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Ancient Ocean Temp Data Supports Dinosaur Extinction Theory

Antarctica surface (2)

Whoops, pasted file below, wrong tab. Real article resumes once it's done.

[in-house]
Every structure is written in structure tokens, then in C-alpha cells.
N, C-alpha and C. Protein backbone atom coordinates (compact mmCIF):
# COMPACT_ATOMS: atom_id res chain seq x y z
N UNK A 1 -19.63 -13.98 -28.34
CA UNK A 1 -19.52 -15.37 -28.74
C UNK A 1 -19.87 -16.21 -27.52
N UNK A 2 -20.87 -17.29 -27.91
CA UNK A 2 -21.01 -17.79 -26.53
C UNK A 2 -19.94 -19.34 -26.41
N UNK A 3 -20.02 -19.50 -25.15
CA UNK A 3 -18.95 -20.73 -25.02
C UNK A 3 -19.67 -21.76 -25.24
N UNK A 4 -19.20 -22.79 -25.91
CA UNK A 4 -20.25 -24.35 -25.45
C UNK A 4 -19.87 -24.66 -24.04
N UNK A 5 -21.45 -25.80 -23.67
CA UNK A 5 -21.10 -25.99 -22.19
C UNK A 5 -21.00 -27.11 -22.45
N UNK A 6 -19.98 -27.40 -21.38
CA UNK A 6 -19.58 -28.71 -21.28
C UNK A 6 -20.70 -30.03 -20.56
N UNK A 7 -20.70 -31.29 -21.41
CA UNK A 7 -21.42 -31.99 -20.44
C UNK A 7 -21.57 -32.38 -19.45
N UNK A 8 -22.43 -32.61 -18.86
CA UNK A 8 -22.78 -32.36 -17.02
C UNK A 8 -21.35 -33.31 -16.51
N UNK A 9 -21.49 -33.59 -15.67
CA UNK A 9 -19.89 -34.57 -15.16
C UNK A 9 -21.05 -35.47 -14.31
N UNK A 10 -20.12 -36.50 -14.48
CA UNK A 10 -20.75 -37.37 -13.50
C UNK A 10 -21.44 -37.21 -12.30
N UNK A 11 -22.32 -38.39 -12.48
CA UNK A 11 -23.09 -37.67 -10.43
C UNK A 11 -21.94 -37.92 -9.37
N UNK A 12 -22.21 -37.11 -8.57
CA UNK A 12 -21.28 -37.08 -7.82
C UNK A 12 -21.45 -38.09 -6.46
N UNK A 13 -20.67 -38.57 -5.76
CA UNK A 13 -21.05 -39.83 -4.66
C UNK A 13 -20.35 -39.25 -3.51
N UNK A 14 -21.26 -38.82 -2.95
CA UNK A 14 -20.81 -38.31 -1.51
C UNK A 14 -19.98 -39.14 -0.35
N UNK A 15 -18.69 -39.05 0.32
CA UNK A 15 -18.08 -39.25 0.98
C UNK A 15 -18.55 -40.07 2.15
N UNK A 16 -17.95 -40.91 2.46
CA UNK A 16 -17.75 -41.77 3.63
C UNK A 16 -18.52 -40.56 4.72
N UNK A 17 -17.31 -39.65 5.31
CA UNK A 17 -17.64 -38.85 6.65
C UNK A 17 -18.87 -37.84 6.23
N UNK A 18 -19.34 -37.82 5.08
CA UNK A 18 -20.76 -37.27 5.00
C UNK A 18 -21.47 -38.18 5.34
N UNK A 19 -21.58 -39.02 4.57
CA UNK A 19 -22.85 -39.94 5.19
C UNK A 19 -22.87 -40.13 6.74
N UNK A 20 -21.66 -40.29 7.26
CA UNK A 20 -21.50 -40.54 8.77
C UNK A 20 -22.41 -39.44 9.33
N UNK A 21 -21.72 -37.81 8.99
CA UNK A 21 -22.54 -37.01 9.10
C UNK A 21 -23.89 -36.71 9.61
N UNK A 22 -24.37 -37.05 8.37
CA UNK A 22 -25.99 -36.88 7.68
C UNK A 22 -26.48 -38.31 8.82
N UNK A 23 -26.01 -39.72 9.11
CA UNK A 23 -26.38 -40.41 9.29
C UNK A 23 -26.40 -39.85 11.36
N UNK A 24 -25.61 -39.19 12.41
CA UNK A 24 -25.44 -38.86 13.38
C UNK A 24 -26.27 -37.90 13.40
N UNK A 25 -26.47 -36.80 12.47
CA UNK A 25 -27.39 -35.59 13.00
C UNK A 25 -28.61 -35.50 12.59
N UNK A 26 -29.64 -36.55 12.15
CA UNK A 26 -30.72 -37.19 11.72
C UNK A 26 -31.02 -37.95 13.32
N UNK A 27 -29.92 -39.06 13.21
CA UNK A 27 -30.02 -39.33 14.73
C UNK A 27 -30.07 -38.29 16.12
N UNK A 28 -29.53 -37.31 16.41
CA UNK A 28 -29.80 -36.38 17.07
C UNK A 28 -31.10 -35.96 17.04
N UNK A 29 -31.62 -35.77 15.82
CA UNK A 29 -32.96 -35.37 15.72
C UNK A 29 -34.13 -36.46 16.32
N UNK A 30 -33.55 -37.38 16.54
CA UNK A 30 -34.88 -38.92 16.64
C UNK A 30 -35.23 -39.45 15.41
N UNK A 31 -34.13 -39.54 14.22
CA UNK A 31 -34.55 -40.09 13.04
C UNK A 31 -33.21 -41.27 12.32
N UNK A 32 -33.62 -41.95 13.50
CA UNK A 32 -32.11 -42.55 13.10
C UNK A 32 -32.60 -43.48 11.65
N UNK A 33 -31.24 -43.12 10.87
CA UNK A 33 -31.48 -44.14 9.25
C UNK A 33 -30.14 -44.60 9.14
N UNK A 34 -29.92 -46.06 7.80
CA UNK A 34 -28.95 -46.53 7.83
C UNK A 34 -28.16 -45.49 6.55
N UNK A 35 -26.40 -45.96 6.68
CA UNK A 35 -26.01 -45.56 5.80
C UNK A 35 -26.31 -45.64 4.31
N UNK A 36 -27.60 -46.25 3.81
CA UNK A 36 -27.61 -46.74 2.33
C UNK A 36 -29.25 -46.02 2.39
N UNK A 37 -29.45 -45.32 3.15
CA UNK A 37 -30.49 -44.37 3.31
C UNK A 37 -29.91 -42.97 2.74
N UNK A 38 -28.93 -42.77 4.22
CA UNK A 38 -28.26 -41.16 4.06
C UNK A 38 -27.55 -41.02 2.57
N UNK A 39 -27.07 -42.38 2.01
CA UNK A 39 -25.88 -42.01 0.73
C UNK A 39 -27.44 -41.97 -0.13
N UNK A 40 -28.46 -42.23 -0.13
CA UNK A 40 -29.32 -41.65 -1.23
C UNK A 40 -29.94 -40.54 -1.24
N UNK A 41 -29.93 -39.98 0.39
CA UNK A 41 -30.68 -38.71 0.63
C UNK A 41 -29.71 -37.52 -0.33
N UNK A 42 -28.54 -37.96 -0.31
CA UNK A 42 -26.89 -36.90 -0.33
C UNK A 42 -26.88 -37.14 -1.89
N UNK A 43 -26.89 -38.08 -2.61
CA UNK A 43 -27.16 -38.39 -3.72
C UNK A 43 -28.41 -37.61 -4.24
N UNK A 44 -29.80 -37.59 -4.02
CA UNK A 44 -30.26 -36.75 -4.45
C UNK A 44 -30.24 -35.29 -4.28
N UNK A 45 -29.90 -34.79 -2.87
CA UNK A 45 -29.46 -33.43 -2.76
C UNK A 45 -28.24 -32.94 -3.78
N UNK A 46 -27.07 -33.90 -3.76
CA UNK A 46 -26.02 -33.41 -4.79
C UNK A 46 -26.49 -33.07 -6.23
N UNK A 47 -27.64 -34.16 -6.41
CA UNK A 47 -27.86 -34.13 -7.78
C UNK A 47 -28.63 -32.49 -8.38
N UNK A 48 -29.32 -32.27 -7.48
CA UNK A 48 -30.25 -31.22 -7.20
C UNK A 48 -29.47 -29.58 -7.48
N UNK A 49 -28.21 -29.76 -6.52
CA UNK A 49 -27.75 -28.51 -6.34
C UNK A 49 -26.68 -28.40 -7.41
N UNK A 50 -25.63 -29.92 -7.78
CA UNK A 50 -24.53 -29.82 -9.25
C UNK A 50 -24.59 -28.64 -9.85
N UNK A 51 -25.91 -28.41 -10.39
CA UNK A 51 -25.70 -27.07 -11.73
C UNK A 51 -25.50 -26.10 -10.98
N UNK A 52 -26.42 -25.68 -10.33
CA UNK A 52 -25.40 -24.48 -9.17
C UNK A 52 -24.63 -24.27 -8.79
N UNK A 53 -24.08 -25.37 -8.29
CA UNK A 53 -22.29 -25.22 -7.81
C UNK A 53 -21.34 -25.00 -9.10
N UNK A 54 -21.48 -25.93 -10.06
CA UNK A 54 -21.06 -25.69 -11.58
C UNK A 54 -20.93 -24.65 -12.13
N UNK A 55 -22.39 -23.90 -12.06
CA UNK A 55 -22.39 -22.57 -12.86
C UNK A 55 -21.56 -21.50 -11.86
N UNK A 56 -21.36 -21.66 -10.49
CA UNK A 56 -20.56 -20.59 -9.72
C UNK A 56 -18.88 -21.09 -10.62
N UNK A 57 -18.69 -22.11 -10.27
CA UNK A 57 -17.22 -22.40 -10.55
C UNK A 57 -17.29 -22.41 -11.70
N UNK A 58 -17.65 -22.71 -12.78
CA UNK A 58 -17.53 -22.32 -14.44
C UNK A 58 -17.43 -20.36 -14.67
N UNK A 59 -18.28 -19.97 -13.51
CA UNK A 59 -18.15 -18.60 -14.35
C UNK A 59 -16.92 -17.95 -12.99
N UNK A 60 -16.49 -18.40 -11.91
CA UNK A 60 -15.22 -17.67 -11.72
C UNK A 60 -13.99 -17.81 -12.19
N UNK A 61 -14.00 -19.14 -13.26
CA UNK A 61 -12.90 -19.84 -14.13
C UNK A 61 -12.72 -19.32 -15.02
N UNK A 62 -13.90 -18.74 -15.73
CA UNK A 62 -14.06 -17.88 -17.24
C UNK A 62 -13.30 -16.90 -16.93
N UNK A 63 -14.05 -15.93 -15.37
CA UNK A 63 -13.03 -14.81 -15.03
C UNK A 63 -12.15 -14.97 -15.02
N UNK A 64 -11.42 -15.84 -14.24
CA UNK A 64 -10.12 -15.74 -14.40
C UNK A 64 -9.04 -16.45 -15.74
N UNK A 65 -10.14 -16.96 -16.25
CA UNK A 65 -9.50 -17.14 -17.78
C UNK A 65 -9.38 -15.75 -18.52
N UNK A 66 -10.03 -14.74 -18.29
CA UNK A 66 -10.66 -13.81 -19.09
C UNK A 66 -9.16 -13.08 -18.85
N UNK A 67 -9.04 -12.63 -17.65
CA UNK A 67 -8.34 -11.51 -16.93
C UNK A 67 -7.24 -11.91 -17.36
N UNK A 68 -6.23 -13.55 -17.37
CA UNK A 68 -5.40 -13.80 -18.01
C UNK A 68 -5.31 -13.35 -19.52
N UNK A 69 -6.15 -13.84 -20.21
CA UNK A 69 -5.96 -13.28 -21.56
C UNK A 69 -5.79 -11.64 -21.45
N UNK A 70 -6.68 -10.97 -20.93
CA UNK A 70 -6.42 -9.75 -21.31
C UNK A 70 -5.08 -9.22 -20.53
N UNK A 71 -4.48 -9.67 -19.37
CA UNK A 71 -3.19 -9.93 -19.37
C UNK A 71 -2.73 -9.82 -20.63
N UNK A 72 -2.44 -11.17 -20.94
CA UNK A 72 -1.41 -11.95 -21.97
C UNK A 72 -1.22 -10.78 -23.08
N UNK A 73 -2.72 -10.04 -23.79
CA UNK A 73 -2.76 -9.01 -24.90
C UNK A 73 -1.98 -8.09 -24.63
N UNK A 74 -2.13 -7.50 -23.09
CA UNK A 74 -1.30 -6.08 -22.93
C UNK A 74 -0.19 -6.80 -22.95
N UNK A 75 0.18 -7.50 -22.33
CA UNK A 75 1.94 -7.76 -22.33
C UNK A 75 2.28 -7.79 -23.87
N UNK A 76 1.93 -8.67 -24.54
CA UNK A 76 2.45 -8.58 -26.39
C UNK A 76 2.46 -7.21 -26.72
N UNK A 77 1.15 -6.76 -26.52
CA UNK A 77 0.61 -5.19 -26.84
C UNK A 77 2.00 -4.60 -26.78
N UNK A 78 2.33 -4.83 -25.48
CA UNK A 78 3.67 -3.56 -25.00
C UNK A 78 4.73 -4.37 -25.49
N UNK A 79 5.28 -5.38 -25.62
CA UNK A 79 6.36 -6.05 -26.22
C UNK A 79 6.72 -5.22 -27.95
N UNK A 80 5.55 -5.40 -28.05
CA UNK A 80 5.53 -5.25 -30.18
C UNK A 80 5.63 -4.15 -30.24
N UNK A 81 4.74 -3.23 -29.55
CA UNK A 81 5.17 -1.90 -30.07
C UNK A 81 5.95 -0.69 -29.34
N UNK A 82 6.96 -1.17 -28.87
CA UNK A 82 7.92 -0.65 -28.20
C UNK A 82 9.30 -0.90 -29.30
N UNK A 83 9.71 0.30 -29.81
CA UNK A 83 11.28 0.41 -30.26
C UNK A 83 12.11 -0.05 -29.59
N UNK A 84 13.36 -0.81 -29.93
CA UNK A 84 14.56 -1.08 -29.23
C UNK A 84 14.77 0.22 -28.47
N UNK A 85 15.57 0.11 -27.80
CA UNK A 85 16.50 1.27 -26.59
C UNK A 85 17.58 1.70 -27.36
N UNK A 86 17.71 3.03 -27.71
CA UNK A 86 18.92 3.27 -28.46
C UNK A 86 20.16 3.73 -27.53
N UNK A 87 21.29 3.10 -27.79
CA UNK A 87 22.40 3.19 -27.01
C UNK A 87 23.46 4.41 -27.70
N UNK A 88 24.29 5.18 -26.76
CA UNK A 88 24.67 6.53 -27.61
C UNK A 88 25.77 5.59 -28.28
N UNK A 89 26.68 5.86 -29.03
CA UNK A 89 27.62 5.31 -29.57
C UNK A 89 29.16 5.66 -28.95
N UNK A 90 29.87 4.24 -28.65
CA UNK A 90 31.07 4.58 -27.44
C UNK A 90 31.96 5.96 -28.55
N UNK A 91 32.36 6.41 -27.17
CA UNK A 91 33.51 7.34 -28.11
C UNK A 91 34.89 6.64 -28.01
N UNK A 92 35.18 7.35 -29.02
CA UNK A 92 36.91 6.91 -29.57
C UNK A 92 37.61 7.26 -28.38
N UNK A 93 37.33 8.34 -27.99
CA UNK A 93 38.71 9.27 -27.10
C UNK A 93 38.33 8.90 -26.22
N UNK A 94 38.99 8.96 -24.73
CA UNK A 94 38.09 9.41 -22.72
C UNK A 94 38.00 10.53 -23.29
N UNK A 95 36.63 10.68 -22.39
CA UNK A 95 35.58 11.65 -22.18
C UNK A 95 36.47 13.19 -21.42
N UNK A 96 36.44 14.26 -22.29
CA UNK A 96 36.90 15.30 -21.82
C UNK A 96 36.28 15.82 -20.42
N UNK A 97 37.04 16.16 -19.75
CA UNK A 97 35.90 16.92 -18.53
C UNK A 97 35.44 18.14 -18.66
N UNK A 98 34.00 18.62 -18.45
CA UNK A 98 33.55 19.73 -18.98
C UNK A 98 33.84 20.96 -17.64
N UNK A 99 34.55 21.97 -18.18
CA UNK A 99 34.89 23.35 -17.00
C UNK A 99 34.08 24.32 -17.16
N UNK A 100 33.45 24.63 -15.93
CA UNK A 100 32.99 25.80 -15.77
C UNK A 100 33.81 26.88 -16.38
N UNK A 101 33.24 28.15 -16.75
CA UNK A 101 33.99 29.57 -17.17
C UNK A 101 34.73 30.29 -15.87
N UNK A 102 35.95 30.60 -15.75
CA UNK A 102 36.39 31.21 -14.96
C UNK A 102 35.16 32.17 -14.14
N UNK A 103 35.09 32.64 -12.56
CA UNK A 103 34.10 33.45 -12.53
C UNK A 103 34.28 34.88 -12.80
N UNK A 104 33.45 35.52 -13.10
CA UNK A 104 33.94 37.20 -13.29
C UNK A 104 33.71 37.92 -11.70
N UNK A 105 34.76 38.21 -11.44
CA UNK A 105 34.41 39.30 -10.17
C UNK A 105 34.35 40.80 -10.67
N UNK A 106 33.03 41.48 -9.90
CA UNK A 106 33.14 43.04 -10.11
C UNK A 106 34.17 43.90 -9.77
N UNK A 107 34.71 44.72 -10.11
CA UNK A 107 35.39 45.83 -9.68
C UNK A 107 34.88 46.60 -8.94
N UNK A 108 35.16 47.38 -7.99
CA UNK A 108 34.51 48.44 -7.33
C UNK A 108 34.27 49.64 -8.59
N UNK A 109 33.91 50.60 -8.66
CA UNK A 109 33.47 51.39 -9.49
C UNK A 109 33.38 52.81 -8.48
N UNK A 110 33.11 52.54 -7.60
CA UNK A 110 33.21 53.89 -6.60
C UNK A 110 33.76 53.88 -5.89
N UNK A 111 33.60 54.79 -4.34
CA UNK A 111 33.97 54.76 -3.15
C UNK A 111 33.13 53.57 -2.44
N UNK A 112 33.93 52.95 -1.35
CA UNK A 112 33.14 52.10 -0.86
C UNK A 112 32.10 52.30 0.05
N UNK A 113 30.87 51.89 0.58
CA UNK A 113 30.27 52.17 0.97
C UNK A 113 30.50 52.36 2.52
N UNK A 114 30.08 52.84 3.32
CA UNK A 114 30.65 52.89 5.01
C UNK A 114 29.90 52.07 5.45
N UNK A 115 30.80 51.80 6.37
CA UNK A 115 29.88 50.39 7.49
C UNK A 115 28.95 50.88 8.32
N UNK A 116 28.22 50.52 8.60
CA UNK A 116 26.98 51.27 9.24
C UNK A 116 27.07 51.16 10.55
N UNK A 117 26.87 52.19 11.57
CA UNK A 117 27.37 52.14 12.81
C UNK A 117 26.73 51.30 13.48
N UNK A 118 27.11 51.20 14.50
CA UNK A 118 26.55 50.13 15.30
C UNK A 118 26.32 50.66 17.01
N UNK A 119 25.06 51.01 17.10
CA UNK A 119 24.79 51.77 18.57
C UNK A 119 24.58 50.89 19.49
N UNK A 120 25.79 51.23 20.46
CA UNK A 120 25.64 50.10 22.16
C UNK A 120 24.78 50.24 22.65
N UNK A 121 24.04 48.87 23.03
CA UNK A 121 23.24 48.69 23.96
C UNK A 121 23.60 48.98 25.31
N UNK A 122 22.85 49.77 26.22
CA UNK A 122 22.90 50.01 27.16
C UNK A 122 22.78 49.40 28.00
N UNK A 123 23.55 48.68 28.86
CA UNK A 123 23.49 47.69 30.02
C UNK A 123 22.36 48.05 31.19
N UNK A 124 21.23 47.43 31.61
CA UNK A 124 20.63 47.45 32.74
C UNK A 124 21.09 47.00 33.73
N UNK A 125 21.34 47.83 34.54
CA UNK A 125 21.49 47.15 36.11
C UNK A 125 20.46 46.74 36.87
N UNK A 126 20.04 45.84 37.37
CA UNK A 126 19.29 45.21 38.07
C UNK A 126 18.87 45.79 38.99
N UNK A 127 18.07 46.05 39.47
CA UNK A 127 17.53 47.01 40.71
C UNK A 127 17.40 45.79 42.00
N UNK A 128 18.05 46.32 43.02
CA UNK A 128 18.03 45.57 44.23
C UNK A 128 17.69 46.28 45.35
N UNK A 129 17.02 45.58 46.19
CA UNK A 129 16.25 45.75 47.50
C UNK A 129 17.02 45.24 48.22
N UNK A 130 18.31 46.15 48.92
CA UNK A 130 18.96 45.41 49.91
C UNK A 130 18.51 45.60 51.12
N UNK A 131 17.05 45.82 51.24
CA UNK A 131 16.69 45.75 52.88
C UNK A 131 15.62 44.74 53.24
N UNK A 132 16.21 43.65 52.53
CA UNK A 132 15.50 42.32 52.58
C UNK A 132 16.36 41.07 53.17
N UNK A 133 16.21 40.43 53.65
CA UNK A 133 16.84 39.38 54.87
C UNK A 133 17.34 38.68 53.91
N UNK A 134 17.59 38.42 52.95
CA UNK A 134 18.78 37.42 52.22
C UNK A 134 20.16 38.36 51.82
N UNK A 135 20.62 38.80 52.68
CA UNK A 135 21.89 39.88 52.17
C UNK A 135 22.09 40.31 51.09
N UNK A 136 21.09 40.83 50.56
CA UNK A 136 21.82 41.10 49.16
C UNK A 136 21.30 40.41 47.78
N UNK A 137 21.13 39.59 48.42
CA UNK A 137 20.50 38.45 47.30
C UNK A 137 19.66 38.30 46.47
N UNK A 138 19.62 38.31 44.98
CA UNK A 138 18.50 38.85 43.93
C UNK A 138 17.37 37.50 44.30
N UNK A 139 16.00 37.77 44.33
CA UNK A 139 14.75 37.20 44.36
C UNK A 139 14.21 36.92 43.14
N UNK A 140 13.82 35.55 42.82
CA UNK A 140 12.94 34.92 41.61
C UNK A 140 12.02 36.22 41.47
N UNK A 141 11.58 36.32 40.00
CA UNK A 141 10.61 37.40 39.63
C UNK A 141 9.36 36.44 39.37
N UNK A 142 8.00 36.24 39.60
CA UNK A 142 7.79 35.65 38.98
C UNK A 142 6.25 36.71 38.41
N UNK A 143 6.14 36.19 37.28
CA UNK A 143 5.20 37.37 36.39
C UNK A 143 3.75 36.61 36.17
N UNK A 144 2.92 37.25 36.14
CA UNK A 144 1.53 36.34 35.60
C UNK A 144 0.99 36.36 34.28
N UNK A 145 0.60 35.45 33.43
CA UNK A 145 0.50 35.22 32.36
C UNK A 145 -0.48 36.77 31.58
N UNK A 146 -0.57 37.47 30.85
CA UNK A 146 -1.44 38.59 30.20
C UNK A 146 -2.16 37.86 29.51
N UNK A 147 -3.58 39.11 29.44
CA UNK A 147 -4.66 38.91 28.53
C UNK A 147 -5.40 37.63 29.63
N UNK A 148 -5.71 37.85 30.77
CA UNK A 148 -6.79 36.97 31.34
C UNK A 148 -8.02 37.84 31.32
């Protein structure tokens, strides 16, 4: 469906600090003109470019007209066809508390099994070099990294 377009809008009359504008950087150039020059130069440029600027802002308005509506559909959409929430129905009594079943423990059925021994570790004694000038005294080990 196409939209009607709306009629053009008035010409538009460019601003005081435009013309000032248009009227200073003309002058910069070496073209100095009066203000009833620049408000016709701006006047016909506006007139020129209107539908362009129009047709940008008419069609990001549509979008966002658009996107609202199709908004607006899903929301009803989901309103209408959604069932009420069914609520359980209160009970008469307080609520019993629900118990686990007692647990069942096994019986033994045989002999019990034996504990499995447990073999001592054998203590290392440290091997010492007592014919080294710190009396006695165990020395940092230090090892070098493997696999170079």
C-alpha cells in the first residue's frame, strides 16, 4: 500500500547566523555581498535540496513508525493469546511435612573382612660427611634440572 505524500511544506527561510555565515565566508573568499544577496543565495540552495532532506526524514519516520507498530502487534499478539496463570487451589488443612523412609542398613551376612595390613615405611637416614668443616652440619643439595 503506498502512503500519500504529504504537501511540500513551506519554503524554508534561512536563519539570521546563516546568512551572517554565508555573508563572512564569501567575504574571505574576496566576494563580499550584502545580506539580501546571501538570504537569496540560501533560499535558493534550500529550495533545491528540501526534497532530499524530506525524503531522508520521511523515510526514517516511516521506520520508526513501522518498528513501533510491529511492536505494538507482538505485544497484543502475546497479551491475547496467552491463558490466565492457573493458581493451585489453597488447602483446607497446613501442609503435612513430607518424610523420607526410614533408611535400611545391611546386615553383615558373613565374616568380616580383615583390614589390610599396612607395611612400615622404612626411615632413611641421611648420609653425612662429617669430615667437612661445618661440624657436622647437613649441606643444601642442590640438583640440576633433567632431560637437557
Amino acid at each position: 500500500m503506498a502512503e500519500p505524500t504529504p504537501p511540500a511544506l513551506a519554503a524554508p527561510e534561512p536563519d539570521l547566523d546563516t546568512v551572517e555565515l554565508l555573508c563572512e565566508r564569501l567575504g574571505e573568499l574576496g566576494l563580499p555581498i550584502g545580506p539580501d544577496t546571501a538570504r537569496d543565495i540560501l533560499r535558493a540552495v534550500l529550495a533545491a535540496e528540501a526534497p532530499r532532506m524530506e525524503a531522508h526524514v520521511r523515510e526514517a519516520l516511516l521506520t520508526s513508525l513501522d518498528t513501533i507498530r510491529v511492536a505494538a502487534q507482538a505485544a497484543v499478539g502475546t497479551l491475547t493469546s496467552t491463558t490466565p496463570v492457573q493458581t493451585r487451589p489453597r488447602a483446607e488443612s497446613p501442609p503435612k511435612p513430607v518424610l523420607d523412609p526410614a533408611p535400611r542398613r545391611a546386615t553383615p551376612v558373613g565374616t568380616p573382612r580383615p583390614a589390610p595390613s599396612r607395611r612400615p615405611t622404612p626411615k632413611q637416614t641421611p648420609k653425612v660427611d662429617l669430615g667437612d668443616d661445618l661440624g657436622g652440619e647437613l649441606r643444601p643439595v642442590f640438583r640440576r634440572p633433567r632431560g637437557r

<![CDATA[New data reconstructions of ocean temperatures dating back to the end of the age of dinosaurs support the theory that dinosaurs went extinct thanks to both an asteroid impact and volcanic eruptions. A pair of researchers from the University of Michigan and their colleague from Florida discovered not one but two ocean temperature warming spikes in the Antarctic that were roughly in line with a pair of extinction “pulses” documented previously and dating back to the final years of the Cretaceous Period around 66 million years in the past. The first of these pulses has been associated with a massive round of volcanic eruptions that occurred in what is modern-day India, while the second is thought to be from a comet or asteroid impact off the coast of the Yucatan Peninsula in Mexico. Each of these events was accompanied by a period of ocean temperature warming, the researchers found, after a chemical analysis of fossilized shells from the period. Using a new technique, known as the carbonate clumped isotope paleothermometer, the scientists were able to show that ocean temperatures in the Antarctic increased by around 14 degrees Fahrenheit during the initial warming event. The rising temperatures were likely due to large quantities of carbon dioxide gas entering the atmosphere as a result of the string of volcanic eruptions – something that would have increased atmospheric temperatures thanks to the ability of CO2 to trap heat. It would be around 150,000 years before the next spike in the fossil record, around the time of the cataclysmic Yucatan Impact. This later spike was smaller than the earlier one, however. According to a report in ScienceDaily, U-M postdoctoral researcher Sierra Petersen, one of the scientists involved in the study, said that the new temperature data helps to forge a direct link between volcanic activity and impact events regarding extinction pulses, with climate change being that link. The mass extinction that occurred at the end of the Cretaceous was therefore the result of not just the volcanic activity or the asteroid impact but both, something Petersen referred to as a “theoretical ‘one-two’ punch.” This extinction level event spelled the end of non-avian dinosaurs as well as around 75 percent of the plant and animal species on Earth around 66 million years ago. Its cause has been up for debate for years, with many researchers pointing to the Yucatan impact or the volcanic activity in India’s Deccan Traps region as the culprit. Others have sought a synergistic approach, combining the gradual climatic change, or press, of the volcanic activity with the instant catastrophe, or pulse, of the asteroid impact, creating the so-called “press-pulse” theory. The discovery of spikes in ocean temperature records coinciding with both these events has those who support the press-pulse theory hopeful. Petersen remarked that the ecosystem might have already been under stress from the volcanic activity when the meteorite hit, making it more vulnerable to collapse in the first place. The research study is available online through the journal Nature Communications]]>

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